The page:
Forecasters look higher to make better cold weather predictions
(Phys.org)—As Britain shivers through another spell of snow and ice, new research could help weather forecasters predict when such cold snaps are likely to occur.
Professor Ted Shepherd, an expert on the stratosphere at the University of Reading, is co-author of a research paper published this week that helps to confirm the value of studying what's going on high up in the atmosphere to help predict the weather we are likely to see at the surface.
Weather forecasts mainly focus on the troposphere - the lower layers of the atmosphere from the earth's surface up to around 10km - as that is where most of our weather comes from.
However, scientists are increasingly learning that changes to the upper layers of the atmosphere, such as the stratosphere, can have a significant effect on our weather. In a paper published in Nature Geoscience, Professor Shepherd, working with colleagues in Toronto, Canada, where he worked prior to coming to Reading, found evidence that detecting sudden increases in temperatures, high up over the Arctic, was a good indicator that people in Britain and northern Europe could paradoxically expect a big freeze.
The researchers found that these 'stratospheric sudden warming' events were more helpful than had previously been thought in helping forecasters provide better winter forecasts, and could help to predict a cold snap in Britain and northern Europe several weeks ahead.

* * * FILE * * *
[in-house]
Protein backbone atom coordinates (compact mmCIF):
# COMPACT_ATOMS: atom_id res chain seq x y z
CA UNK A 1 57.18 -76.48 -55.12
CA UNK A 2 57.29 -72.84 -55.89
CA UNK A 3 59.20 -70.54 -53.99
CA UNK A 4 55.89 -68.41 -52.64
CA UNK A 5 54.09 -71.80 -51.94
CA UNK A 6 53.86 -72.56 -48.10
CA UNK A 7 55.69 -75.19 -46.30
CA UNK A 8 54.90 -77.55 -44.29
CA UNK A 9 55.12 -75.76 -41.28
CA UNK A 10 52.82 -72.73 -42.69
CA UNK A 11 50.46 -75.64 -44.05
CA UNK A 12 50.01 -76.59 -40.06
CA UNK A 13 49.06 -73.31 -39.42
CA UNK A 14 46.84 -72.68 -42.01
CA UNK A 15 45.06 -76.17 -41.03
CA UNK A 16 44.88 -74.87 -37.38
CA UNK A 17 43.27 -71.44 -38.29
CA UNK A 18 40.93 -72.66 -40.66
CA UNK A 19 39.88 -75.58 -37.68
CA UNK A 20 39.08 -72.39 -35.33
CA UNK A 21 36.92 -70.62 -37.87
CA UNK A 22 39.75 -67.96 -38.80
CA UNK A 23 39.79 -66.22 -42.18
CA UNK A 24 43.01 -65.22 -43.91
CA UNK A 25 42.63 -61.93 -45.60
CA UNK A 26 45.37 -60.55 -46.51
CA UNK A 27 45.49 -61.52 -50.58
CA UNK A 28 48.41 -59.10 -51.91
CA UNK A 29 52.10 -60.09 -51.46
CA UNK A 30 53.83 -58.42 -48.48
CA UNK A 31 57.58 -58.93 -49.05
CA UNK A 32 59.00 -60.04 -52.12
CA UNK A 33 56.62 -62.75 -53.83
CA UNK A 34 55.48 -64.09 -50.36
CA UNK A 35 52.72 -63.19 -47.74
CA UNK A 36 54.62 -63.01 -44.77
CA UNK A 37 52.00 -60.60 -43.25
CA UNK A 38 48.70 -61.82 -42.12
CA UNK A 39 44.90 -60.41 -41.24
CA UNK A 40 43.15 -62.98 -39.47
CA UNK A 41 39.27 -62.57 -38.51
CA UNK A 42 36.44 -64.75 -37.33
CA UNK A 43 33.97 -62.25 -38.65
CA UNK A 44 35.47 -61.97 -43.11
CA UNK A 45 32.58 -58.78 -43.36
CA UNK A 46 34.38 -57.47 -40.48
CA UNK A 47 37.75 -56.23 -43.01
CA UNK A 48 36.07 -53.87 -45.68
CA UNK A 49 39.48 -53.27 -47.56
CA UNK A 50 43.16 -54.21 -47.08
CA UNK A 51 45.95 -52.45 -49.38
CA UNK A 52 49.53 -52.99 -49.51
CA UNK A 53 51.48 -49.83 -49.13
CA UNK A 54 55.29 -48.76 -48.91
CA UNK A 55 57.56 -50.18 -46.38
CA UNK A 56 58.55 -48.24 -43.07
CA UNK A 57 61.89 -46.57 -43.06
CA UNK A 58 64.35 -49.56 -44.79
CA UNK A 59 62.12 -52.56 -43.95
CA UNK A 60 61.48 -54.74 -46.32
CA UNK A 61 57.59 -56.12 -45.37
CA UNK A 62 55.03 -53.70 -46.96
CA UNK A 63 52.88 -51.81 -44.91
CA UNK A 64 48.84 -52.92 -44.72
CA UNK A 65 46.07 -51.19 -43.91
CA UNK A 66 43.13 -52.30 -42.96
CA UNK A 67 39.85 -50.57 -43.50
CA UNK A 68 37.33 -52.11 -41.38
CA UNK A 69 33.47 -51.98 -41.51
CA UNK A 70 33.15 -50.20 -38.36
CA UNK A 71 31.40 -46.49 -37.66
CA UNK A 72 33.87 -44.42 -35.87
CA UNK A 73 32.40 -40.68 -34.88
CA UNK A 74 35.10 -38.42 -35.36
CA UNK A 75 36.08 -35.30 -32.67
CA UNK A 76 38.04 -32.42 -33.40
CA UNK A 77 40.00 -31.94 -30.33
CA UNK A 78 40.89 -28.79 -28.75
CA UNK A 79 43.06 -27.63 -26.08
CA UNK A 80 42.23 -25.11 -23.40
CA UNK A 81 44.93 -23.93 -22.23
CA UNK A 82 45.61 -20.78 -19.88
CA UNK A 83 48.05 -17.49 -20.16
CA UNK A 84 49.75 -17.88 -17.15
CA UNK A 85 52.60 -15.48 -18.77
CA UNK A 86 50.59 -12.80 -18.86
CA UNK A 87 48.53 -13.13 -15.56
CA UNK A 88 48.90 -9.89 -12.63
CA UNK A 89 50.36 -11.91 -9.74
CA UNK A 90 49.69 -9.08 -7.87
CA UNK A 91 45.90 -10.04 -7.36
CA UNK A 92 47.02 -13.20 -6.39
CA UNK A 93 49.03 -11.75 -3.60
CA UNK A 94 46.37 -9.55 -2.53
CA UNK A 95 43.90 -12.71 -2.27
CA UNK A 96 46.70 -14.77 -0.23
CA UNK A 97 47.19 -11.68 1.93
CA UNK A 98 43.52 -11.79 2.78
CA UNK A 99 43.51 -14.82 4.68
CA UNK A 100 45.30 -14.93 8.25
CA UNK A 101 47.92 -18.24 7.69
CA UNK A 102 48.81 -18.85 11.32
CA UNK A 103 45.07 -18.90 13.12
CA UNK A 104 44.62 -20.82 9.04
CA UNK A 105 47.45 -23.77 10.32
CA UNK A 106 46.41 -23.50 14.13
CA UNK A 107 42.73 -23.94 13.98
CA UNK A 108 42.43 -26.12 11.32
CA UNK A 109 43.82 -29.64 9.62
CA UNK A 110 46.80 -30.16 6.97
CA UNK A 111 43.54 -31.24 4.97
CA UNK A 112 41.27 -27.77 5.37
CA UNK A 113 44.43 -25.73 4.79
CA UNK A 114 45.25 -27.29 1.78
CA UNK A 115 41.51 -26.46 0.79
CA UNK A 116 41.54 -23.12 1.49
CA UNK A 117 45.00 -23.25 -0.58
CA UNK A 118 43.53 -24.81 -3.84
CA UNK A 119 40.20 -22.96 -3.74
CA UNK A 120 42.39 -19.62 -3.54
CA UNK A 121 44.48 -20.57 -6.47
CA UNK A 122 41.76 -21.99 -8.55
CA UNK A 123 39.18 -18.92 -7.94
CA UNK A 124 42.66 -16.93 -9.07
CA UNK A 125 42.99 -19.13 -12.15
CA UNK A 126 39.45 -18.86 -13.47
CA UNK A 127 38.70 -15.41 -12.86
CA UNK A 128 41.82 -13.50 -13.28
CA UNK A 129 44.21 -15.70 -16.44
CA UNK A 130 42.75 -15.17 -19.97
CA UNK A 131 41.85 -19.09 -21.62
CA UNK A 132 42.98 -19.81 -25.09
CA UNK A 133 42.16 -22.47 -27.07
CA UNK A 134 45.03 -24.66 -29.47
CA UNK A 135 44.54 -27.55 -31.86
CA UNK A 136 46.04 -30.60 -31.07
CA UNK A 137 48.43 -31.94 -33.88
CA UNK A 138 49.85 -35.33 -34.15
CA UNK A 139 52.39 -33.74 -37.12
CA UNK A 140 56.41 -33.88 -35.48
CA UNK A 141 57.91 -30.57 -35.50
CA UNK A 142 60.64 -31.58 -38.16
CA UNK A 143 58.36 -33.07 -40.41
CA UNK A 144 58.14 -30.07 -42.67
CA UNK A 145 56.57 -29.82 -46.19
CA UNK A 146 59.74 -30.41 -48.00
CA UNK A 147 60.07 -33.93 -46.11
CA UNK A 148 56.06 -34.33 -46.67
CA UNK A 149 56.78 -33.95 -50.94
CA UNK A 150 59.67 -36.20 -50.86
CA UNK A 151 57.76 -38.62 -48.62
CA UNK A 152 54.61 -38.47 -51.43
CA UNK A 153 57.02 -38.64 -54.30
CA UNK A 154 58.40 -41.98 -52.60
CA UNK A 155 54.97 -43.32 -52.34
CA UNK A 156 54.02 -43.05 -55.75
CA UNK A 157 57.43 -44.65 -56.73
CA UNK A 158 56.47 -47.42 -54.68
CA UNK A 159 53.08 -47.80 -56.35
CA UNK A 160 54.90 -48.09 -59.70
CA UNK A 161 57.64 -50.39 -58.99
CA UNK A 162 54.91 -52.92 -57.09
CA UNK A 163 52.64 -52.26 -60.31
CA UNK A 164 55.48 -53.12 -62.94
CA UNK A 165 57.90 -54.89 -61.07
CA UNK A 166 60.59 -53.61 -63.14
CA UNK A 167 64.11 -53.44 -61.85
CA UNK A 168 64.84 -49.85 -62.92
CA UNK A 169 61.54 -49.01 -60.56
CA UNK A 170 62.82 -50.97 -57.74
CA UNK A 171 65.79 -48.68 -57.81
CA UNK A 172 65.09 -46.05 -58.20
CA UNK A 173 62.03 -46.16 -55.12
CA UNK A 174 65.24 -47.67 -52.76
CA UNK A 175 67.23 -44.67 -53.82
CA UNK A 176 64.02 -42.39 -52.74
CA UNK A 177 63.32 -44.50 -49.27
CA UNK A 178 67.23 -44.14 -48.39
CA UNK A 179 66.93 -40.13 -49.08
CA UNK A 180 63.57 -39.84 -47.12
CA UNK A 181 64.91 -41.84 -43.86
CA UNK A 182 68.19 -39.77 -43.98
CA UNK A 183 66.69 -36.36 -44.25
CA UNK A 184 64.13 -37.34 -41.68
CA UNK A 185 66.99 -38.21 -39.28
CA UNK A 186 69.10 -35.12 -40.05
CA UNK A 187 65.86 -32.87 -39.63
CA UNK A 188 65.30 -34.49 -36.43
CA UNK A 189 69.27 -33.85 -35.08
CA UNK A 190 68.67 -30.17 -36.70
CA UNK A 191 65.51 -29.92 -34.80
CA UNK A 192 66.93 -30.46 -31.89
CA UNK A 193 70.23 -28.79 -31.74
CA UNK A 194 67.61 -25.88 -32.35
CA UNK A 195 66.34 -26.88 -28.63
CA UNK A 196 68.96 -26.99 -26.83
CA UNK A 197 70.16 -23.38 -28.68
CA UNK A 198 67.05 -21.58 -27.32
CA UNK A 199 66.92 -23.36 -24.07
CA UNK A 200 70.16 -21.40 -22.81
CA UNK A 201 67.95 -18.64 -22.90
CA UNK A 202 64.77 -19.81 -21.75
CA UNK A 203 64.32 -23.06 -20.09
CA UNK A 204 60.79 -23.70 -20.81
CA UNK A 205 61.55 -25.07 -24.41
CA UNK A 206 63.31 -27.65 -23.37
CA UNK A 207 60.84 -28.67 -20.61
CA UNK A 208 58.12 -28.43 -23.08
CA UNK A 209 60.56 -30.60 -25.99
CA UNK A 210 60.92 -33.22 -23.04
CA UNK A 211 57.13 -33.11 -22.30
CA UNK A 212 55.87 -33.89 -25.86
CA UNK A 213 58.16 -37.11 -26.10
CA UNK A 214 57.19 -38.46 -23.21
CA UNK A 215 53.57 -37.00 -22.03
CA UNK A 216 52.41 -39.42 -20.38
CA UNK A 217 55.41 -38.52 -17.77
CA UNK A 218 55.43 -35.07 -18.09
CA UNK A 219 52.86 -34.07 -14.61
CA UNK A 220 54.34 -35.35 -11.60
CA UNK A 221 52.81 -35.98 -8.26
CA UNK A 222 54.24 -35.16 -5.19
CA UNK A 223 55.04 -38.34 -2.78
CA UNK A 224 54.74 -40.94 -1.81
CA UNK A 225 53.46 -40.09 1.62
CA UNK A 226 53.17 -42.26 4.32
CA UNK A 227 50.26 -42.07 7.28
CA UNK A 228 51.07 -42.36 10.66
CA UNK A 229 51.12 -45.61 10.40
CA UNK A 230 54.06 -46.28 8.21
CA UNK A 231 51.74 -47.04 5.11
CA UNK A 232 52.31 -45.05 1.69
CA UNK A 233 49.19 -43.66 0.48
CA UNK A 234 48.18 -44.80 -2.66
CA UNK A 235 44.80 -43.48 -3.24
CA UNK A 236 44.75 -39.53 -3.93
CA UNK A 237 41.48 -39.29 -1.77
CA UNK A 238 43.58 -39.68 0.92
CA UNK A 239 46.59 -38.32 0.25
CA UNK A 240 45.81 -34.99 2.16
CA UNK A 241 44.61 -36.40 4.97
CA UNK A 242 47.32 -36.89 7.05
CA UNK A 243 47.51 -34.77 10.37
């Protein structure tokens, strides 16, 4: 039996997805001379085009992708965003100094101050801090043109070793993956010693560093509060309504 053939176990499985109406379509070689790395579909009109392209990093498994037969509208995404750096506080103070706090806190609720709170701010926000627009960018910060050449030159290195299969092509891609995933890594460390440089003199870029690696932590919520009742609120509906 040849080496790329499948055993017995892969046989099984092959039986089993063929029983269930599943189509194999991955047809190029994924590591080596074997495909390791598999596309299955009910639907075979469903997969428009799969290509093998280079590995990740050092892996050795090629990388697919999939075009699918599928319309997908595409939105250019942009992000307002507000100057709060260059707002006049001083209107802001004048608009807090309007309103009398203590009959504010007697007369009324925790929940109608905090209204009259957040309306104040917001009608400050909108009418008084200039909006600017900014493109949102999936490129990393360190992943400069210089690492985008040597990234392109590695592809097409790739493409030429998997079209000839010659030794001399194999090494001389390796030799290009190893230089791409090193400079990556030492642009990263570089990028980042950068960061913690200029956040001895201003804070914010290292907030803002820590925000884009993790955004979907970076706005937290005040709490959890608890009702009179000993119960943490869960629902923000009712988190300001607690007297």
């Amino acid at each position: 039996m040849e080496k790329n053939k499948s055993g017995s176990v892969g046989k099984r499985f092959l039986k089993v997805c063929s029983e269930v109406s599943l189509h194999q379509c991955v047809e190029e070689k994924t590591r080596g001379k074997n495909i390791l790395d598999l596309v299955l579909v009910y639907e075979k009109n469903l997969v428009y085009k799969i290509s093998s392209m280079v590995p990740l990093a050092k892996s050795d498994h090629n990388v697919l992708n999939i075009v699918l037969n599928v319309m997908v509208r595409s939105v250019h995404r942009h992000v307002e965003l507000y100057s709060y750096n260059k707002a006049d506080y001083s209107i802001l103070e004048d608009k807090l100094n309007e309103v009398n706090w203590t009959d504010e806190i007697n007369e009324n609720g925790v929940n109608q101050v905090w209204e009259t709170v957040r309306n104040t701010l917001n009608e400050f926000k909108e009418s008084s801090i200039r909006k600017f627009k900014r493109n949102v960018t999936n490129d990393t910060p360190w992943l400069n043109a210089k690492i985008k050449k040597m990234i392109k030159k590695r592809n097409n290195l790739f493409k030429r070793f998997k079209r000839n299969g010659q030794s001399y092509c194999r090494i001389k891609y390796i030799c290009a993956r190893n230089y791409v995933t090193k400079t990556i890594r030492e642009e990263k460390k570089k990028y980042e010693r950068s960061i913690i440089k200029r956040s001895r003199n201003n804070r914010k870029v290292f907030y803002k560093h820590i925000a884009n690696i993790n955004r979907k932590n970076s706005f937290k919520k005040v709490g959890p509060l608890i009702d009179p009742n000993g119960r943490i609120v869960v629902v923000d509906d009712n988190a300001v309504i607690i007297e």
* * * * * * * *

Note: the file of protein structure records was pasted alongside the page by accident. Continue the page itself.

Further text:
Professor Shepherd said: "It is well known that stratospheric sudden warming events can affect weather for a period of up to two months.
"The seasonal forecasts issued recently by a number of weather centres predict that Britain will be about 1 degree centigrade colder than average through to the end of February. That might not sound like a lot but averaged over a month it makes quite a difference.
"Our research has shown how a sudden warming high in the stratosphere can add extra skill to wintertime seasonal forecasting - which, evidence shows, had previously been very difficult to get right. Our work shows that we can have more confidence in seasonal winter predictions when these high atmosphere warming events occur."